Damjan Georgievski wrote:
>> No, the purpose of Unicode is to encode abstract characters, that are
>> recognised as representing the same element, but can have very various
>> graphical representations (glyphs) depending on both context and language.
>> If you want a nice display, you need to carry that language an cultural
>> preferences information into your display engine.
> Does Firefox do this today? - on Linux?
> How about Firefox 3?
It does it for the web content, but not for the interface where it uses
what it's told to do by the "OS" (more precisely by components in the
GUI layer that in some case are not fully part of the OS)
> I ask this because we have a similar problem, different glyphs for cyrillic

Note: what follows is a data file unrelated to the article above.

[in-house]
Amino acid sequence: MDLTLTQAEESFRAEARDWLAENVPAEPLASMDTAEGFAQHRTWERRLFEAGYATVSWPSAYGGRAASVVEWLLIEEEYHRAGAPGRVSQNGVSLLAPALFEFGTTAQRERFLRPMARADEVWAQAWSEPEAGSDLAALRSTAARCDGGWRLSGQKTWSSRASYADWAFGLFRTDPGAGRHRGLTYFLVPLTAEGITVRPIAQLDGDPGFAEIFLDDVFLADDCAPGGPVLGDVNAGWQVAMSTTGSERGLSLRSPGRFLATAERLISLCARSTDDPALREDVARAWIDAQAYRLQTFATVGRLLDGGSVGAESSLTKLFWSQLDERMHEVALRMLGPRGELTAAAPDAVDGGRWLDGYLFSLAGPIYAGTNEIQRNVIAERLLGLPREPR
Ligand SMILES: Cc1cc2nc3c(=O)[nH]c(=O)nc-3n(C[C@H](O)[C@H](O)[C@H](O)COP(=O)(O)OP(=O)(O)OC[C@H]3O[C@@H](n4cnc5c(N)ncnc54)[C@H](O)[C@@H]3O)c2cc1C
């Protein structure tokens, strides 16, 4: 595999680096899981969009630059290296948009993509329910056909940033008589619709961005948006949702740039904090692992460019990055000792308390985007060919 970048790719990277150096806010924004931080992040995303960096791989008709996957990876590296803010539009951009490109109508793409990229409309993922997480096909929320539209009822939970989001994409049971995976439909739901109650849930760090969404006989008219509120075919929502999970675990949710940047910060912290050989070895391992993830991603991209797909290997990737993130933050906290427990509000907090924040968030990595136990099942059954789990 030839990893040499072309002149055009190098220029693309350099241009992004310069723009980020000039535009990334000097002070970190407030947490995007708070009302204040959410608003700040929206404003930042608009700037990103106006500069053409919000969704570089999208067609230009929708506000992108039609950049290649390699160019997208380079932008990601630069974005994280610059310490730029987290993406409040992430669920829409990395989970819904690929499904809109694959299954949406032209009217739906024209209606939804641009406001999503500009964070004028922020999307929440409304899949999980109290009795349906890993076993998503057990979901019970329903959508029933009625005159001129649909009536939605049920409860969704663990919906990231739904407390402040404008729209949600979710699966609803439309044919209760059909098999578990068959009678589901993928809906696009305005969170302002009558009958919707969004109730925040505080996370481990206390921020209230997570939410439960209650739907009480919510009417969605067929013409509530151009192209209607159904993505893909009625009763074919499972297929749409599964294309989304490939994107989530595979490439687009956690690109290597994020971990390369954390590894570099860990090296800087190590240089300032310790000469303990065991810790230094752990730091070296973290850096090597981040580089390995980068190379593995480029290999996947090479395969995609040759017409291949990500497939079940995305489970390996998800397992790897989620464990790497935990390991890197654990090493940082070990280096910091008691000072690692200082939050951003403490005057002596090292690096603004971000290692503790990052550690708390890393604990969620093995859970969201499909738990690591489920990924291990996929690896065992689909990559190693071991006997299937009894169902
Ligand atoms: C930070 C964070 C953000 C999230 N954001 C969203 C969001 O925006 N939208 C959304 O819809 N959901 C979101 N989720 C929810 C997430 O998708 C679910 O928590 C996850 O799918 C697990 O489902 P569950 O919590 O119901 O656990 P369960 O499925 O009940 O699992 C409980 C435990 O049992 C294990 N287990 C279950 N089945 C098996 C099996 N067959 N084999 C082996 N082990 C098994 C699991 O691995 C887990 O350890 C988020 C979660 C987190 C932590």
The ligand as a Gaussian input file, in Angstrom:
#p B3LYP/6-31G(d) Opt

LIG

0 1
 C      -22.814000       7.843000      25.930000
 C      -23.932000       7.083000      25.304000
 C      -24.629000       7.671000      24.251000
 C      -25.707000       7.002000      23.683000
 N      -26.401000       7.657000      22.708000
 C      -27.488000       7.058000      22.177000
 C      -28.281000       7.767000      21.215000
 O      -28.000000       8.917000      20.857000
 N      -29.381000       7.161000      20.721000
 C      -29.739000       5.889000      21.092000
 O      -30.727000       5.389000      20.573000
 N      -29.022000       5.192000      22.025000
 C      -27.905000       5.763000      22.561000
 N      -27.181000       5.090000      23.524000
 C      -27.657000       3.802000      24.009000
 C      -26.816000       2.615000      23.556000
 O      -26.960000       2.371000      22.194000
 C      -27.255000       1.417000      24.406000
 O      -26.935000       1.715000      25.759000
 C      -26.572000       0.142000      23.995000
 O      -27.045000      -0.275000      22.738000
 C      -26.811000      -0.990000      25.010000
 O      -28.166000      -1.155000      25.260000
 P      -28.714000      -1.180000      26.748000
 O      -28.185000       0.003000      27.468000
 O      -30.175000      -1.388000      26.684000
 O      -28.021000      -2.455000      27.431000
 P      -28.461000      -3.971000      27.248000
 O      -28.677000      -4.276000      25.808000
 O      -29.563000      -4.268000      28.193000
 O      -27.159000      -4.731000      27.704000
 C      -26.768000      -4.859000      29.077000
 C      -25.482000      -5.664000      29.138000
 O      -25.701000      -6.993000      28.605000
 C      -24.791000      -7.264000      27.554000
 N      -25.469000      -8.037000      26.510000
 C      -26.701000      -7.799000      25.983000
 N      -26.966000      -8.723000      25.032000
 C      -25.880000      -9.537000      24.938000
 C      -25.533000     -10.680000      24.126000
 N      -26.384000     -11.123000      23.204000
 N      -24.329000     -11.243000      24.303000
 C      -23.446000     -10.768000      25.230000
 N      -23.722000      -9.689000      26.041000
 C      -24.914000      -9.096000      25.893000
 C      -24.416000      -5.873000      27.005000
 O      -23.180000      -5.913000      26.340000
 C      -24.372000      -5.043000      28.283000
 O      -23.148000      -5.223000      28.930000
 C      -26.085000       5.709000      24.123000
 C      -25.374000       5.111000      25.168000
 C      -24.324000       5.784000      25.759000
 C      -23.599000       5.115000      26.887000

> itallic letters in macedonian/serbian vs russian/bulgarian (I don't know
> for other languages).
It sounds worth investigating, but I'm not an expert on this.
If I understand correctly, macedonian/serbian are cyrillic, so what
encoding is used for them ?
If it's the same encoding as for russian/bugarian, it makes things hard.
It could still be handled by adding a LANG attribute with the proper
code (mk, sr), and separating the current cyrillic setting in the option
into "cyrillic (russia/bulgaria)" and "cyrillic (macedonia/serbia)" to
allow setting different fonts for the two (tradionnal chines is already
similarly separated in two)
> Also, does anyone know of a tool I could use to inspect if the font has
> language specific glyphs?